Missing also in this is a reference manager. Let’s be honest, even publishers of papers do a very variable job in helping good citation. If you care about your craft, you’ll get a reference manager. Apart from cleaning poorly formatted references (from papers, and publishers’ websites) you’ll find that most journals/conferences have an idiosyncratic mandated reference style. A good reference manager (disclaimer - I use Bookends, but other free and pay-for options abound) is a vital part of your PhD toolset IME. Academics seem embarrassed to discuss such tools as I think the dirty secret is in many papers that list of refs at the end isn’t always too useful to fellow scholars (<\rant>).
Cost. Many of the tools discussed here are small shops, with user-size far below the Apple/Google size and software makers, like PhD students, need to put food on the table. Many of the tools like Tinderbox and DEVONthink tends to have Winter/Summer sales (sadly you’ve just missed the winter sale) with discounted pricing. Some apps (Scrivener, IIRC but ? others too) also offer Edu pricing. So do shop around. As a fellow PhD student, I recognise intent/desire and budget don’t always match. I can say as a long-term user of some of them that the investment is worthwhile, especially if you’re relaxed enough to work with, rather than against, the design paradigms of each. Put another way, don’t privilege your assumptions about how tools ought to work - go with the way they were designed to work (unless you want to go build your own).
I used many of the tools mentioned above to complete my dissertation in May 2017. Tinderbox for contextual analysis. Bookends for PDF storage, reference, smart group creation and color coding. As I came closer to writing my research findings, I leaned heavily on OminiOutliner to link notes specific to each reference that I used. Tinderbox also has the ability to link references to notes, but for me, maintaining the structure of the reference in relation to my notes was important. For example, after I completed taking notes on Reference A, I could use OmniOutliner’s export function to push all of my notes on Reference A into WorkFlowy where I could manipulate notes even further. Pushing all my reference notes into Workflowy gave me portability and the ability to print nicely formatted notes documents at any topic level of my choosing.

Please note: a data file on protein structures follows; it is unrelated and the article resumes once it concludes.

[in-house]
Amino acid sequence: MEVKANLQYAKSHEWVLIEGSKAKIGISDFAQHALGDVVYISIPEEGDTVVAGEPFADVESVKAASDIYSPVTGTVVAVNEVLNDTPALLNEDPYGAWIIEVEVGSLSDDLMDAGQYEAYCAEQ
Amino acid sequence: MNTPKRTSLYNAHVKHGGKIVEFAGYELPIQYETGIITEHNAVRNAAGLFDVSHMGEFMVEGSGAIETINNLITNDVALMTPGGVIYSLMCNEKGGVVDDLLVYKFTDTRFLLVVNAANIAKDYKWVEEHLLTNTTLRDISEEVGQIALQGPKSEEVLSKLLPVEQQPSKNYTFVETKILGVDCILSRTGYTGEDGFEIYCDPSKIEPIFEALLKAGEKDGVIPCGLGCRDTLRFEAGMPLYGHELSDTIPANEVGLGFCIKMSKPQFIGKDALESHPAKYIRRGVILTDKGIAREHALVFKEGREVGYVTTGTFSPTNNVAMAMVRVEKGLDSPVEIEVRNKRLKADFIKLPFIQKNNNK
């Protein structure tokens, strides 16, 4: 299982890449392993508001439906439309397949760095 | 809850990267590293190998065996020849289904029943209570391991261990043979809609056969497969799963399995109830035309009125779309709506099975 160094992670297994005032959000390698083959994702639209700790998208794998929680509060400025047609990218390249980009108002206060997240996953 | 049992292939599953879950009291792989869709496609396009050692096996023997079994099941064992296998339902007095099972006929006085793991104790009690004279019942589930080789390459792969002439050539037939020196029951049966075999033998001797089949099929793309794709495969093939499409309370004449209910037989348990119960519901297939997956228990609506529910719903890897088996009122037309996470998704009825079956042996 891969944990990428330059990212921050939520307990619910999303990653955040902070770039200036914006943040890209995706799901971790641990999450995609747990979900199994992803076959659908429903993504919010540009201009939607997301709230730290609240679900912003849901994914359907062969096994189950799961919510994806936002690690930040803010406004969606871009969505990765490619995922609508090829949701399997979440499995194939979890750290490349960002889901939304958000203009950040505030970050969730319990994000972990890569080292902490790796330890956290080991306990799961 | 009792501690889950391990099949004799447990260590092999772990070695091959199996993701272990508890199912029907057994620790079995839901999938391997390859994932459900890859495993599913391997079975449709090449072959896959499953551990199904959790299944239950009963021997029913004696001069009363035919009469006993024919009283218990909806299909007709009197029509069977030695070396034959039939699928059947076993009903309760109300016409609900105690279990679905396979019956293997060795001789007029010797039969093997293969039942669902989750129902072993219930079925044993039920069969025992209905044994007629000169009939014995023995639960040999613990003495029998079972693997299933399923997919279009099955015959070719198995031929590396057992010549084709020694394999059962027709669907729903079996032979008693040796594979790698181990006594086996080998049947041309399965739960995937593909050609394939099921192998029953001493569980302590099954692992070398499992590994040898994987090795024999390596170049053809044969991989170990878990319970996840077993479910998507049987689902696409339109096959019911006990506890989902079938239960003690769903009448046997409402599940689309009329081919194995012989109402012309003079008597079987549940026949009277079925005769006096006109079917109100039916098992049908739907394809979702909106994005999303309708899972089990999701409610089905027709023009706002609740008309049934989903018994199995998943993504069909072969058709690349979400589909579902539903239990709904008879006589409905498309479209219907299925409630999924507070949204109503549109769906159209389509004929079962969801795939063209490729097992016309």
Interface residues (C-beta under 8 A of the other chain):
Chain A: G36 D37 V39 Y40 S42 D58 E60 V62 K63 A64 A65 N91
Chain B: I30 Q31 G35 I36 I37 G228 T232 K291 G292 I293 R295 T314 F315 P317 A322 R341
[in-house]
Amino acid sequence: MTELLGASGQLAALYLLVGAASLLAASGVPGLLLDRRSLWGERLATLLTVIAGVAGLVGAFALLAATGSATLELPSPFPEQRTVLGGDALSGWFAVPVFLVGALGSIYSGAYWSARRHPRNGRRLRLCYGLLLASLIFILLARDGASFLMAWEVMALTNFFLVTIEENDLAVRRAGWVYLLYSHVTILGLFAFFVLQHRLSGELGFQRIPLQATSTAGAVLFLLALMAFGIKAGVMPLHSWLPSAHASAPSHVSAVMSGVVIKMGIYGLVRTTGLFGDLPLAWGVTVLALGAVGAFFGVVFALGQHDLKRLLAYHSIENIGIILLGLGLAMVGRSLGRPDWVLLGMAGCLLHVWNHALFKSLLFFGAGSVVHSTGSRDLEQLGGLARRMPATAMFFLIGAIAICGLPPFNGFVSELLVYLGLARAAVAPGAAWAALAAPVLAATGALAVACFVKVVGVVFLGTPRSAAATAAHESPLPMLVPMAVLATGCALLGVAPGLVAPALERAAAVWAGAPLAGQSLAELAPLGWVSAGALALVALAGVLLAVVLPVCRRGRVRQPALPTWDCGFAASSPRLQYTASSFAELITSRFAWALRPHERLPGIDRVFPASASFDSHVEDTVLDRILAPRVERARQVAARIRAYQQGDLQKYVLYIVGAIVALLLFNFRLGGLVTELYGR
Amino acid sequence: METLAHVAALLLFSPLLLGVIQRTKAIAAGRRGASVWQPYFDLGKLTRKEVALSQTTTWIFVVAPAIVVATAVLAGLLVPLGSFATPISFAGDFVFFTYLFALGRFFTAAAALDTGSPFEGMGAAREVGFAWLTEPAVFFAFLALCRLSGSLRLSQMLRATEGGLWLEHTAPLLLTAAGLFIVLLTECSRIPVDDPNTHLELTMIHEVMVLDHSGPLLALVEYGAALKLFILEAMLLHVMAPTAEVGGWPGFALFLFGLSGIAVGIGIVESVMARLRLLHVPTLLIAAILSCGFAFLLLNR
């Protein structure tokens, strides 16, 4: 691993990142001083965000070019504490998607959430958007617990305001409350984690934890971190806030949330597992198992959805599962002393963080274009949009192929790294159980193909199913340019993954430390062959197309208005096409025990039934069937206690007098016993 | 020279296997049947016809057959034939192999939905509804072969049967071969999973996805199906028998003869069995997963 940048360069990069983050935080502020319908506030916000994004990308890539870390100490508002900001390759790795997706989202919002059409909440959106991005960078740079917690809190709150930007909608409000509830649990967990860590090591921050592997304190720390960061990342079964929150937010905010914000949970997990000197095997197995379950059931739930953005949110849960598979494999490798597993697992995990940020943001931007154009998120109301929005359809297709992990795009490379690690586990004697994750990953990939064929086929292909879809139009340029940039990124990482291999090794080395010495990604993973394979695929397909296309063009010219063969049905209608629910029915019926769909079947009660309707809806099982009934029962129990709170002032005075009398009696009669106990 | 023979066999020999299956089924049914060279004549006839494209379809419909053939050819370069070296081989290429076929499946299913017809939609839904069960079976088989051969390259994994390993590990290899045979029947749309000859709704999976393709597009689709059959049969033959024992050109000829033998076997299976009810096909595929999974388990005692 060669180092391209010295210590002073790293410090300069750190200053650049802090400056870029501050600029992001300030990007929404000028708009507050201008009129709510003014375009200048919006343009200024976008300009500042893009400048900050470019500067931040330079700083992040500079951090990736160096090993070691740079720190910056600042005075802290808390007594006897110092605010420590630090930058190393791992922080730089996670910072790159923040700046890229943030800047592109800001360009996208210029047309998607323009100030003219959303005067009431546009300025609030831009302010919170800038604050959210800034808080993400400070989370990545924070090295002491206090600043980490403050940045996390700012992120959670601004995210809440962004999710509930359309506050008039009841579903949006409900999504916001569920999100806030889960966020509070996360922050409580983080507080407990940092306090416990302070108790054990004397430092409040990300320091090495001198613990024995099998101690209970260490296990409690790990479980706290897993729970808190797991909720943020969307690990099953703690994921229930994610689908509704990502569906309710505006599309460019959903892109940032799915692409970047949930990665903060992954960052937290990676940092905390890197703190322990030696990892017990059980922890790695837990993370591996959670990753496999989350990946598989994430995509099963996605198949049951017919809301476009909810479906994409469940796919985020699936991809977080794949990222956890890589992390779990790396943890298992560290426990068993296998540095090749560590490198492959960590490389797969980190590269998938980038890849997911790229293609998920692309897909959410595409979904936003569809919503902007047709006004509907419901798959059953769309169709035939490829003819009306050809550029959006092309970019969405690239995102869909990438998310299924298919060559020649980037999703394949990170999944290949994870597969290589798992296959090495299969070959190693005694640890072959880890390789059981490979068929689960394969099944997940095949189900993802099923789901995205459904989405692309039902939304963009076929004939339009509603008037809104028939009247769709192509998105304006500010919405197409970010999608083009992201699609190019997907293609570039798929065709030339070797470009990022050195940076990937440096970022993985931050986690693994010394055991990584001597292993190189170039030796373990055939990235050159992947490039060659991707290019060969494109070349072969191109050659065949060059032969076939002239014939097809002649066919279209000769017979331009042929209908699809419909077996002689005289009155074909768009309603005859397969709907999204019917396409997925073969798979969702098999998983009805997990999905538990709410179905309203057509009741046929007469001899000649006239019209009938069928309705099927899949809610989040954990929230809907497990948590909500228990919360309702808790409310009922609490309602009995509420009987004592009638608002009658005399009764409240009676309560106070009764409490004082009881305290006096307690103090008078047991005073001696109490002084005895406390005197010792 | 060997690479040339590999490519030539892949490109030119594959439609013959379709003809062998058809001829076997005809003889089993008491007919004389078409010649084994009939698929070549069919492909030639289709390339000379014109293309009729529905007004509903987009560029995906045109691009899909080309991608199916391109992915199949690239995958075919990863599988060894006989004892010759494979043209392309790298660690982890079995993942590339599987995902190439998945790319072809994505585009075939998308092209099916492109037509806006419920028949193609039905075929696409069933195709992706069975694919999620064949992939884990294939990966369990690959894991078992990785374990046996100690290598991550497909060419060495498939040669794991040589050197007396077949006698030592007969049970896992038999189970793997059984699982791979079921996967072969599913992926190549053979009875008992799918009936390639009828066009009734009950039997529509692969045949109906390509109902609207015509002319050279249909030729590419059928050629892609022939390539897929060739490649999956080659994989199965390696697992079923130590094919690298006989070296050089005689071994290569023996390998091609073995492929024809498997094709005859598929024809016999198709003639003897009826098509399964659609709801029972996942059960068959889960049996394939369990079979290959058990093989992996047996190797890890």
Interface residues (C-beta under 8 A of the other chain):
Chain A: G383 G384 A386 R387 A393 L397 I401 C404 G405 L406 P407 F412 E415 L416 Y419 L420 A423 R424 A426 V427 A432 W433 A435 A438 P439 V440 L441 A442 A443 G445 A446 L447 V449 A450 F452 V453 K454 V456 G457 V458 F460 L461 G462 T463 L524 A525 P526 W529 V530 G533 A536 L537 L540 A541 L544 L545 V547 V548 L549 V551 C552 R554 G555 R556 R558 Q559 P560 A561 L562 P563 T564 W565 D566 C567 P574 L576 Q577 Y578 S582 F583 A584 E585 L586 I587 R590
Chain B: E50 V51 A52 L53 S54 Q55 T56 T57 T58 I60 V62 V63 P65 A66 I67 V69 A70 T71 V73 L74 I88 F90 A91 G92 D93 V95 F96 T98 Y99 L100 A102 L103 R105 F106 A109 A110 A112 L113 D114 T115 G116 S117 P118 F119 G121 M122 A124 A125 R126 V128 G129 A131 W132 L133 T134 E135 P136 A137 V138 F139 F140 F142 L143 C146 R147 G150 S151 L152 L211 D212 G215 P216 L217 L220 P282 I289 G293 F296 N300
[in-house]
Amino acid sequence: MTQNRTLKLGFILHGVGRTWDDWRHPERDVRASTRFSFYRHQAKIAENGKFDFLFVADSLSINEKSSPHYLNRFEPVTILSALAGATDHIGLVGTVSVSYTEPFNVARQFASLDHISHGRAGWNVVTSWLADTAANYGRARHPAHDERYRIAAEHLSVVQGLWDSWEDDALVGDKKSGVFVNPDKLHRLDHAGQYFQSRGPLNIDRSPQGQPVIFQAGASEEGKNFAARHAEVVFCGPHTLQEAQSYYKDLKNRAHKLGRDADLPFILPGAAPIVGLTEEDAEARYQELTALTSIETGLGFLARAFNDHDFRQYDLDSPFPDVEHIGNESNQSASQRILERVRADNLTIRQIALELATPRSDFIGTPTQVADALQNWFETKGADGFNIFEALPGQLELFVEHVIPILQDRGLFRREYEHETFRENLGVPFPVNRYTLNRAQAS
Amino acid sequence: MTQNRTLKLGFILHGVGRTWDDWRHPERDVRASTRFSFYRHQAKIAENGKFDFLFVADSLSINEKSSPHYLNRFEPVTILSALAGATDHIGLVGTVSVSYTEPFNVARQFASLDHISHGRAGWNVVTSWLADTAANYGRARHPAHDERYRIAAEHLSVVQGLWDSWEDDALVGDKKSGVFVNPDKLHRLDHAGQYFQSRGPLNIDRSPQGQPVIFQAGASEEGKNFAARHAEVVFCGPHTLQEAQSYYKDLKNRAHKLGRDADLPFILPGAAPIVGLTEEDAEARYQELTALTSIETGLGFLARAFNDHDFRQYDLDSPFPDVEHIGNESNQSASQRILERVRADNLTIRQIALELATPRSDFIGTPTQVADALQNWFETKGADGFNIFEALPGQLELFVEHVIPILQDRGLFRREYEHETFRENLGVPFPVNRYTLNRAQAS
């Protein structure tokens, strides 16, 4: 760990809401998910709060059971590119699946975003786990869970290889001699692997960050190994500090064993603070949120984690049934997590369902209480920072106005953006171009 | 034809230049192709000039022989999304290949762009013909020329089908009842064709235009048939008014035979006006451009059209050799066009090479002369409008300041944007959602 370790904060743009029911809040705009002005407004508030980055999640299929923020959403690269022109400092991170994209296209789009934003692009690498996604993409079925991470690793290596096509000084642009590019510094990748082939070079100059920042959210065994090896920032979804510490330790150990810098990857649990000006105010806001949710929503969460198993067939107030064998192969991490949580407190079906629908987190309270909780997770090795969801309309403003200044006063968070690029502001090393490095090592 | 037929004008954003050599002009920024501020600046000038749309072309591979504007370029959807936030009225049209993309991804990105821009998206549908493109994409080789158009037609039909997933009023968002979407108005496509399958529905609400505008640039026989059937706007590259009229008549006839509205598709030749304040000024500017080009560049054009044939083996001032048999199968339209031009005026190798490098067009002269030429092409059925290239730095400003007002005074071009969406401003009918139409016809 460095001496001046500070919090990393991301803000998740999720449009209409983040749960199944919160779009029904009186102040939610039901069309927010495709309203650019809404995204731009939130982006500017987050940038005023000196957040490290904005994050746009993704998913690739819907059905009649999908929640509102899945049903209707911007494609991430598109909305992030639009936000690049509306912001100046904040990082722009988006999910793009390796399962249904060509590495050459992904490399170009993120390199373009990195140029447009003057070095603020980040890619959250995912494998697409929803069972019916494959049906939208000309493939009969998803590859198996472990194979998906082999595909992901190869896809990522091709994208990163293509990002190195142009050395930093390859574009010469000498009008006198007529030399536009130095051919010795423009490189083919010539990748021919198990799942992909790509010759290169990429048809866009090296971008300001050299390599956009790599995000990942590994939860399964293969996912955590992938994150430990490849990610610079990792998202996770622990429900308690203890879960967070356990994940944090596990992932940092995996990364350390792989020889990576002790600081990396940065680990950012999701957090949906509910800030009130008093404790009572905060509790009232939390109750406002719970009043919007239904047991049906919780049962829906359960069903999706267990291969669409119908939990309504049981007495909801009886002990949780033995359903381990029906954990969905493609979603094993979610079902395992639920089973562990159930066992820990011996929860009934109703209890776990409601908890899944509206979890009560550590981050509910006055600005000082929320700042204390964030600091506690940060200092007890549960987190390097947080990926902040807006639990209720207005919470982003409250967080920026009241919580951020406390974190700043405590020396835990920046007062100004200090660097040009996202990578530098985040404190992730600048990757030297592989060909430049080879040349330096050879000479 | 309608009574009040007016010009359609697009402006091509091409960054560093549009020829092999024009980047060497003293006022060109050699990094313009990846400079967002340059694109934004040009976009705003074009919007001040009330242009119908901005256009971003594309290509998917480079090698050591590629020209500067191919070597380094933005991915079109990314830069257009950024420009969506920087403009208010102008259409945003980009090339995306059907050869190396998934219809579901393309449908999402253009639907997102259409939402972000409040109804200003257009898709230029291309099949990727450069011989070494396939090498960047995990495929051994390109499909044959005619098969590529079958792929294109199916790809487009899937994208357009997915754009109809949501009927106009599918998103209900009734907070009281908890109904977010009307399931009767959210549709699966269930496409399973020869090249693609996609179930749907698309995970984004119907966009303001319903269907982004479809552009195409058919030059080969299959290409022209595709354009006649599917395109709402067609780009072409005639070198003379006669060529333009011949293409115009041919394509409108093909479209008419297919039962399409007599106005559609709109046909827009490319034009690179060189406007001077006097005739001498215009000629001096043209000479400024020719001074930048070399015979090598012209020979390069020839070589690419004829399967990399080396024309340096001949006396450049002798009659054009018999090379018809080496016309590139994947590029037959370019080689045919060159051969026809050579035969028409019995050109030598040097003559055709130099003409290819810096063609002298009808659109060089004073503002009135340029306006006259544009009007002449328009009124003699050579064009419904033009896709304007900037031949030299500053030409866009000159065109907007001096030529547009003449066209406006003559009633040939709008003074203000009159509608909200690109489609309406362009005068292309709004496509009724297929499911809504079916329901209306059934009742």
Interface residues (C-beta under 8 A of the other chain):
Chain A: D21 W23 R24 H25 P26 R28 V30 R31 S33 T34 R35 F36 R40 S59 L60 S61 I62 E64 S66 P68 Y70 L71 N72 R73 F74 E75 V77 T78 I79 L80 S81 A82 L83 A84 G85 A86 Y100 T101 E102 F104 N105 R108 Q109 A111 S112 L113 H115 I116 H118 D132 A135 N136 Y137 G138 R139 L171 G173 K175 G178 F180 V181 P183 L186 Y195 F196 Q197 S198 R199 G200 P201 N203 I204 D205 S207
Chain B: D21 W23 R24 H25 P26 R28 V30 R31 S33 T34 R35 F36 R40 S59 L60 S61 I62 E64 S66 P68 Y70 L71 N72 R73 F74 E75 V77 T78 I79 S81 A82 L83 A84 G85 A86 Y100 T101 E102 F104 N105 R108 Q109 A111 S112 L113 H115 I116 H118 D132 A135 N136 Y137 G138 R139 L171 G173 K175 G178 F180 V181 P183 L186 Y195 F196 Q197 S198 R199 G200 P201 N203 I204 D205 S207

Much to my dismay, I discovered Tinderbox after I was finished writing my dissertation (comparative lit.). It would have been a real help.
For me there were actually three tasks at play in my PhD:
Managing Research: I relied on the finder and then later a combination of DevonThink, a reference manager and some good PDF tools.
Writing: I used Scrivener 1.x and can’t imagine how I’d have written without it. Simple word processors are like clay tablets in comparison.
…that unsettling middle-ground–call it thinking–when I knew tons of stuff but didn’t have anything to write and just needed to sit, sometimes for hours, doodling, thinking, flipping through material, and just figuring things out. I used paper and pencil for this but I wish I’d had Tinderbox. Working with the trial will show off a lot of its potential for this kind of meaningful work, but honestly, it’s a tool that functions like an instrument: the more you play with it and the better you get at using it, the more powerful and useful it becomes.
My final thought: the initial price is steep, but after a year when your updates run out, TBX still works for as long as you want it to, even if you don’t upgrade every year. And the current version is stable, flexible and very powerful. That doesn’t mean it’s the right tool for you. It’s just a way of saying, the sticker shock isn’t necessarily as big as it seems if you consider that postponing upgrades is a viable option (that isn’t always the case elsewhere).